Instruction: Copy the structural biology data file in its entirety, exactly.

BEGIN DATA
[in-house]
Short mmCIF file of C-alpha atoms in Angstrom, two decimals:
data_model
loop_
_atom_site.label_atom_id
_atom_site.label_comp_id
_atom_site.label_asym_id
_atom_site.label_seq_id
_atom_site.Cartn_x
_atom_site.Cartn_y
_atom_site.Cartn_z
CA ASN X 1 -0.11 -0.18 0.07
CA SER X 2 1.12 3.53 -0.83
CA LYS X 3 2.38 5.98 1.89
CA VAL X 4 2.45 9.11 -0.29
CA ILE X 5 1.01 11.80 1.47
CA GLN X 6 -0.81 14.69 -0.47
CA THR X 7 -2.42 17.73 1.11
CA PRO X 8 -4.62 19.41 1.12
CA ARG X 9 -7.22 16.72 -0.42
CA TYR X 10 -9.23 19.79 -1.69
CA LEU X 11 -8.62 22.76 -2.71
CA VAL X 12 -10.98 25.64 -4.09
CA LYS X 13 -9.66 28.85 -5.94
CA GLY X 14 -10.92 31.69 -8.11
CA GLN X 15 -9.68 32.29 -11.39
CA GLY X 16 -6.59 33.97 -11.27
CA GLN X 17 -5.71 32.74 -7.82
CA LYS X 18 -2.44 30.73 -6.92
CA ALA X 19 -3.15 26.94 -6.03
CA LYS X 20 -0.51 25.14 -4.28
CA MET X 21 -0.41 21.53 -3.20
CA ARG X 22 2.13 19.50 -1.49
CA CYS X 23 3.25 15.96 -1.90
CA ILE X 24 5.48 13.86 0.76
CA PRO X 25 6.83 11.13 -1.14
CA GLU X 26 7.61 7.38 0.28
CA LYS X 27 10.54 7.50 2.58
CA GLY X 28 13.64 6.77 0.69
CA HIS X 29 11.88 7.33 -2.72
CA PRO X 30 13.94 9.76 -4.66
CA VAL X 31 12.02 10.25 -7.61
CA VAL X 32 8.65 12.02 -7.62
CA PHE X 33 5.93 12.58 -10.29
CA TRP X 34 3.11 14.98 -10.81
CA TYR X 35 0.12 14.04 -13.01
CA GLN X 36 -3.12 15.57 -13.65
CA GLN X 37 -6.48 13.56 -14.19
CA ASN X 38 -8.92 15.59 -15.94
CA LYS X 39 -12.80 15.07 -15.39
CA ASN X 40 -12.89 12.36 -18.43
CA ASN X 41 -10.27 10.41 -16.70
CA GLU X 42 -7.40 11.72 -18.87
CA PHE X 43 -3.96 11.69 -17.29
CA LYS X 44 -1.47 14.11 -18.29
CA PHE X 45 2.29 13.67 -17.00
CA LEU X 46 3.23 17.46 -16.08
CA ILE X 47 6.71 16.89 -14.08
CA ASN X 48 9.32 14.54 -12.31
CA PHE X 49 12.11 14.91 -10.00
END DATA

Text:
[in-house]
Short mmCIF file of C-alpha atoms in Angstrom, two decimals:
data_model
loop_
_atom_site.label_atom_id
_atom_site.label_comp_id
_atom_site.label_asym_id
_atom_site.label_seq_id
_atom_site.Cartn_x
_atom_site.Cartn_y
_atom_site.Cartn_z
CA ASN X 1 -0.11 -0.18 0.07
CA SER X 2 1.12 3.53 -0.83
CA LYS X 3 2.38 5.98 1.89
CA VAL X 4 2.45 9.11 -0.29
CA ILE X 5 1.01 11.80 1.47
CA GLN X 6 -0.81 14.69 -0.47
CA THR X 7 -2.42 17.73 1.11
CA PRO X 8 -4.62 19.41 1.12
CA ARG X 9 -7.22 16.72 -0.42
CA TYR X 10 -9.23 19.79 -1.69
CA LEU X 11 -8.62 22.76 -2.71
CA VAL X 12 -10.98 25.64 -4.09
CA LYS X 13 -9.66 28.85 -5.94
CA GLY X 14 -10.92 31.69 -8.11
CA GLN X 15 -9.68 32.29 -11.39
CA GLY X 16 -6.59 33.97 -11.27
CA GLN X 17 -5.71 32.74 -7.82
CA LYS X 18 -2.44 30.73 -6.92
CA ALA X 19 -3.15 26.94 -6.03
CA LYS X 20 -0.51 25.14 -4.28
CA MET X 21 -0.41 21.53 -3.20
CA ARG X 22 2.13 19.50 -1.49
CA CYS X 23 3.25 15.96 -1.90
CA ILE X 24 5.48 13.86 0.76
CA PRO X 25 6.83 11.13 -1.14
CA GLU X 26 7.61 7.38 0.28
CA LYS X 27 10.54 7.50 2.58
CA GLY X 28 13.64 6.77 0.69
CA HIS X 29 11.88 7.33 -2.72
CA PRO X 30 13.94 9.76 -4.66
CA VAL X 31 12.02 10.25 -7.61
CA VAL X 32 8.65 12.02 -7.62
CA PHE X 33 5.93 12.58 -10.29
CA TRP X 34 3.11 14.98 -10.81
CA TYR X 35 0.12 14.04 -13.01
CA GLN X 36 -3.12 15.57 -13.65
CA GLN X 37 -6.48 13.56 -14.19
CA ASN X 38 -8.92 15.59 -15.94
CA LYS X 39 -12.80 15.07 -15.39
CA ASN X 40 -12.89 12.36 -18.43
CA ASN X 41 -10.27 10.41 -16.70
CA GLU X 42 -7.40 11.72 -18.87
CA PHE X 43 -3.96 11.69 -17.29
CA LYS X 44 -1.47 14.11 -18.29
CA PHE X 45 2.29 13.67 -17.00
CA LEU X 46 3.23 17.46 -16.08
CA ILE X 47 6.71 16.89 -14.08
CA ASN X 48 9.32 14.54 -12.31
CA PHE X 49 12.11 14.91 -10.00